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TAS Country : March 31st 2011
12 Tasmanian Country Friday, April 1, 2011 Opinion www.tfga.com.au Time to exercise plougher power UNOPPOSED: TFGA president David Gatenby is back in. TFGA matters with Jan Davis He is passionate about Tasmanian agriculture and the ability of farmers to maximise their influence in their own affairs and wider public debate and policy making.' TFGA's annual meeting is coming up soon; and one of the items on the agenda is election of new board directors. Under our constitution, there are three categories of director: those nominated by the commodity councils and ratified by the annual general meeting; two independent directors nominated by the board and ratified by the annual general meeting; three directors representing Tasmania's tele- phone districts (62, 63 and 64). Each director has a three-year term. We rotate the terms so that one category of director becomes vacant each year. This year, the directors for the telephone districts are to be elected. They are the only directors elected by the membership at large, so their position on the board and within the organisation is unique. Corporations law in this country says all directors must represent and act in the interests of the company as a whole. In other words, their vote cannot be tied to one particular sector. It is a very important principle but one that has not always been clearly understood by all members. For the elected directors from the telephone districts this means that they are directly answerable to the people who elect them but they have to act for the common good. Because we received more than one nomi- nation for the 62 and 64 telephone districts, there will be elections for those two directors. In the 63 district, David Gatenby, who is also the TFGA president, was unopposed and will be re-elected. That is a great tribute to David who has dedicated the last two years to the role of director and president. David has had a life-long associ- ation with the TFGA and its predecessors. He is passionate about Tasmanian agriculture and the ability of farmers to maximise their influence in their own affairs and wider public debate and policy making. He is also a great mentor to Tasmania's young farmers. Members have just 14 days to exercise what is their most important power within the organis- ation: the election of directors. The ballot closes on April 15 and the outcomes will be announced at the AGM on May 17. Ballot papers for these two electorates were posted to all full-levy-paying members in those areas last week. If you have not received a ballot paper, and you think you should have done, please contact the TFGA office. This is the opportunity for all farmers to have their say about how the organisation is being run. If you don't vote, there's not much point arguing that you disagree with a policy or decision . Horizon bright for producers From Page 3 ''Summer rainfall has positioned most producers very well as we head into the winter season. Senti- ment is very much being driven by an expectation of continuing high commodity prices and more so, an ability to capitalise on them.'' Mr Knoblanche said things were looking very positive overall for Australian agriculture. ''I can't remember the last time we had such a favourable summer season coupled with record com- modity prices,'' he said. While the high value of the Australian dollar has moderated returns to exporters, Mr Knoblan- che said it had also helped to mitigate the costs of imported inputs such as fertiliser, farm chemicals and fuel. The survey has revealed that about 52 per cent of farmers expect performance of their own business to improve over the next year, up from 49 per cent last quarter. The largest confidence in- creases were seen in Western Australia, Tasmania and South Australia. Cyclone Yasi and severe flood- ing had a big impact in Queens- land which recorded the lowest level of farmer confidence. Despite the challenges of a wet summer, the survey revealed pro- duction expectations for the next 18 months had increased The truth becomes a non-core commodity OVER the FENCE John Rich TRYING to follow the activities of politicians and political parties, federal or state, these days is like trying to grasp hold of a live eel. Almost every day we see examples of broken ''non-core'' political promises. Prime Minister Julia Gillard is as guilty as her predecessors of breaking promises, but naturally refuses to admit this is the case. An prime example is her pre-election statement that there would be no carbon tax. Voters would have been influenced by this Labor Party policy. Now, she totally supports a carbon tax, saying this will be good for all Australians. The carbon tax proposal is a complete backflip on pre-election Labor Party policy and is now being put forward without an explanation of why it is imperative. This might make sense if China, India and the US were seriously gearing up to reduce carbon emissions. Without this happening, Australia's stand becomes little more than a grandstanding at a cost to all consumers and probably a trade-off with Bob Brown's Greens for something else. In the absence of anything from Tasmania's Federal Labor politicians, one can only assume they are all in support the fact that Julia Gillard will not honour her promise. Former PM Kevin Rudd called climate change ''the greatest moral, economic and social challenge of our time''. His failure to deliver climate change legislation was one of the things that brought him down. His sacking from within his own party was not something that should happen to any Australian prime minister and is a poor reflection on the calibre of the people running this country. Tasmanian politics is not exempt from broken promises and distortions of the truth. Former treasurer Michael Aird always insisted the government's financial position was good. Almost as soon as Lara Giddings became premier, she had the difficult task of explaining that things were pretty crook. I have sympathy for what the Premier has to do, but I am reminded that Lara Giddings was a senior member of Cabinet during the years we were continually told all was well. It is alarming that State Labor is trying to imply that the decline is the fault of the former Liberal government --- when Labor has governed in Tasmania since 1998. It is somewhat ironic to see how each side tries to ''belt'' the other on the matter of broken promises. The message is that it is quite OK to make promises on any and all issues and not keep your word. This is very un-Australian. Maybe there are times when changing circumstances mean that a promise cannot be kept. Fair enough, so long as there is a proper and complete explanation of why the promise was made and what has changed. That is the very least the voting public deserves. The conduct of politicians during sittings of Parliament leaves much to be desired. Children recently in the House of Assembly in Hobart were treated to what could only be described as despicable action by the politicians from both sides. The interjections, the language and the disregard for the rules and lack of respect for persons speaking was quite bizarre. The message to the public is that it is quite OK to show disrespect and verbally attack anyone with an opposite point of view to your own. This too is un- Australian. The politicians are setting a bad example. There would seem to be reason to wonder if they even care about this bad image. It is also odd that high-profile politicians from the federal and state Greens are actively supporting protests against the Gunns pulp mill. How can those who are directly involved as part of the legislative process be seen to be rallying people against legitimate and lawful business activity? I don't know who to believe about the pulp mill, but I do not believe the majority of Tasmanians is opposed to it. I do know that Gunns has spent a bucket of money complying with all of the Government's requirements regarding the mill in order to meet the stringent environmental and other guidelines. The opponents of the mill do not appear to be required to validate their claims, nor do they offer alternative and well-researched information about wealth and jobs creation for Tasmania, should the mill not proceed. What is it in the system that appears to require an opposite point of view to be expressed against almost all policy statements made by either of the major political parties? This leads to the question: who should be believed. For example, why should I believe Julia Gillard on the issue of carbon tax and, likewise, why should I believe Tony Abbott on this matter? One of them could be right, but, the multi-million-dollar question remains. Who?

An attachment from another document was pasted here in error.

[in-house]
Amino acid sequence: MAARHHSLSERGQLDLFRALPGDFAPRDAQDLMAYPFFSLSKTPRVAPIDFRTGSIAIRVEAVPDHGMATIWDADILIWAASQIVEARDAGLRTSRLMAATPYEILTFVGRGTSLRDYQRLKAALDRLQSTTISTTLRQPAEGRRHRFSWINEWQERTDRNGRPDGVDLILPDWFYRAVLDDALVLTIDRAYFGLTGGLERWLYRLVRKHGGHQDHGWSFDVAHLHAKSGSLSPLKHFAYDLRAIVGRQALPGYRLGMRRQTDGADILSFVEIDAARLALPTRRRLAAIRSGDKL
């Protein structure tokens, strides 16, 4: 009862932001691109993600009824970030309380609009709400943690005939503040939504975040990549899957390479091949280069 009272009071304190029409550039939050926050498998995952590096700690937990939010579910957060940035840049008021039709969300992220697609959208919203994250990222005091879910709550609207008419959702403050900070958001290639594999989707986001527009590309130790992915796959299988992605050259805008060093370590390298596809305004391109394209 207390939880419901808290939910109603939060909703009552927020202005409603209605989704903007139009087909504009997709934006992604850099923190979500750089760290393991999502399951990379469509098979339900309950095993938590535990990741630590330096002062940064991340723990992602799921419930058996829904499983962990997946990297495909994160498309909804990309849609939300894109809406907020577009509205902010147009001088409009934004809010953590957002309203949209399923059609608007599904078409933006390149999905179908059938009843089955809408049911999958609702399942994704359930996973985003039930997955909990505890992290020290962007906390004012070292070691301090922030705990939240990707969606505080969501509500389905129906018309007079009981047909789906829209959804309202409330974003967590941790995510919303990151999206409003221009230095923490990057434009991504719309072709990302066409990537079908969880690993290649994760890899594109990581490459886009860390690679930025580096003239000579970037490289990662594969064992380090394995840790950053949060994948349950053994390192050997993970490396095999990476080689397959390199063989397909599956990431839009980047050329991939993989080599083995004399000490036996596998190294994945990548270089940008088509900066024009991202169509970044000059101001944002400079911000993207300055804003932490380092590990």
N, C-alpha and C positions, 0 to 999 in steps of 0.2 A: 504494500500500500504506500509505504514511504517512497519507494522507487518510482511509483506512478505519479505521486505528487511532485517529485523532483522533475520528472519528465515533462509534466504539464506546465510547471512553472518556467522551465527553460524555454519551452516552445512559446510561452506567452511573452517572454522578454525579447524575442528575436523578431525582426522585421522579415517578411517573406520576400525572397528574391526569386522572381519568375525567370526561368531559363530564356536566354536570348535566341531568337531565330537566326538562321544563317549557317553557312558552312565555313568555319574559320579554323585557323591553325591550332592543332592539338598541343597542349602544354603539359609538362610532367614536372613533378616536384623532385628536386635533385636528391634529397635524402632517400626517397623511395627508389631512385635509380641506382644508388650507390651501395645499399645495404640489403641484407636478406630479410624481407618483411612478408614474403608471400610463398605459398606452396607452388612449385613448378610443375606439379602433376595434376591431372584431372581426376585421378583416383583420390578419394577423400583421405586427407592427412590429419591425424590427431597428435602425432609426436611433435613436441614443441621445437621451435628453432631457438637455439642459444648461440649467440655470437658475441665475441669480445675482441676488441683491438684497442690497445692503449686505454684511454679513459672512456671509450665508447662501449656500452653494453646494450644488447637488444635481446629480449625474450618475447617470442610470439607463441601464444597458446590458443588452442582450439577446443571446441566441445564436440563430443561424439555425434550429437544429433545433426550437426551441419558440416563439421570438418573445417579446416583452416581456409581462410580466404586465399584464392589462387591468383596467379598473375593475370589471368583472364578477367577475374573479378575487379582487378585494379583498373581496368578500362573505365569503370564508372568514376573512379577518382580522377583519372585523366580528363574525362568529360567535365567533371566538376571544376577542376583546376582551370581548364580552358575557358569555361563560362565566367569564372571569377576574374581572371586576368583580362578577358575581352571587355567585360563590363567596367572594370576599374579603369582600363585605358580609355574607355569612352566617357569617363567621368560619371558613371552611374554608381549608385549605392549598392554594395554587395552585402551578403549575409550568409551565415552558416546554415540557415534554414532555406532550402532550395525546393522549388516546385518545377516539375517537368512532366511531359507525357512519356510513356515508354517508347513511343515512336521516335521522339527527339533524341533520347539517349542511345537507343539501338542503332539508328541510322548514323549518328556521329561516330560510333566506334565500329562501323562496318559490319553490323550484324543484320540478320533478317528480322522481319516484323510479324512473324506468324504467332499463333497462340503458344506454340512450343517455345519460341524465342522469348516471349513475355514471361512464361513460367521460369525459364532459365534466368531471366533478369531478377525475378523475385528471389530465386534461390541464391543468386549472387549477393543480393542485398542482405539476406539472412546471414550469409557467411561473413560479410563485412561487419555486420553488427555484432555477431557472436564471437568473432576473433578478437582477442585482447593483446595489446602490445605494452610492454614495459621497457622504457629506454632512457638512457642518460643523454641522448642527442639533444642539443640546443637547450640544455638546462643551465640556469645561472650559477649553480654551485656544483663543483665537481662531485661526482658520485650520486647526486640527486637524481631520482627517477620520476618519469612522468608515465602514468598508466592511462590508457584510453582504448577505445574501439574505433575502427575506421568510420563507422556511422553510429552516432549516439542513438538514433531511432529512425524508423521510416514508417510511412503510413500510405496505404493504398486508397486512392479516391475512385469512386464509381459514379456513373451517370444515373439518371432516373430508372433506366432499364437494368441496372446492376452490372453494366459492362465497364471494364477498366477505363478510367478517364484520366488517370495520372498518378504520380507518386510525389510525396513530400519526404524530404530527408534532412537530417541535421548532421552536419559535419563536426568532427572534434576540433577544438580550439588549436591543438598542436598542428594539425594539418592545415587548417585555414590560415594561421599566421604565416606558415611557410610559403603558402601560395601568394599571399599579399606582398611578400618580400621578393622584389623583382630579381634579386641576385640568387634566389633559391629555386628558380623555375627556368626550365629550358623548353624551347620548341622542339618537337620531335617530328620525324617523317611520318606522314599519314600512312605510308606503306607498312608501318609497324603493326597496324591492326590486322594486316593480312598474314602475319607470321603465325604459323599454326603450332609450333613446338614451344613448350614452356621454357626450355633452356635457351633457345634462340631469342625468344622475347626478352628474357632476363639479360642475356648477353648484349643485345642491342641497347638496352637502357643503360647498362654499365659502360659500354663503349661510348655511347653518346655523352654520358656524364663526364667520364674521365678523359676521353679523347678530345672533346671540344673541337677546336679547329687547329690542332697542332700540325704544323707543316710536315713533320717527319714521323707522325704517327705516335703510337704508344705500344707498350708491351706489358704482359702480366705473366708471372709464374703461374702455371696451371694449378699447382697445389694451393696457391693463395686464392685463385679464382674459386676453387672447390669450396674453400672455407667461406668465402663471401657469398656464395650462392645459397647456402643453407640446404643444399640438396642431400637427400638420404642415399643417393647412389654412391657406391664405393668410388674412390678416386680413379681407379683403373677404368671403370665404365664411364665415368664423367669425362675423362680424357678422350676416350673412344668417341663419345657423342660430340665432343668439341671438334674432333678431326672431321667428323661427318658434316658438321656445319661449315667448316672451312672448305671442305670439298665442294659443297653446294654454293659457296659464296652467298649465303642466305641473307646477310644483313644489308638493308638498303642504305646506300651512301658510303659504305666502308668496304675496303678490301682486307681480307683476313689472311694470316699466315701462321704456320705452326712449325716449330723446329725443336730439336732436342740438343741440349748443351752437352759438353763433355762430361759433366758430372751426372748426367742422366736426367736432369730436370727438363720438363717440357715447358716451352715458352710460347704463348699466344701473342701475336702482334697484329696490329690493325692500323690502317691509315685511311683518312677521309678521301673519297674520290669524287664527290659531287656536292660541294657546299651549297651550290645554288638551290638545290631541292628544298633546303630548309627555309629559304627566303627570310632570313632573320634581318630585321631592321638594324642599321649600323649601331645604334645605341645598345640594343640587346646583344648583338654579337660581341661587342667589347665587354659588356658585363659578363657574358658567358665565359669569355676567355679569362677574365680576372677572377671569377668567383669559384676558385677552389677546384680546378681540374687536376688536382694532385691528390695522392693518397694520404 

March 24th 2011
April 7th 2011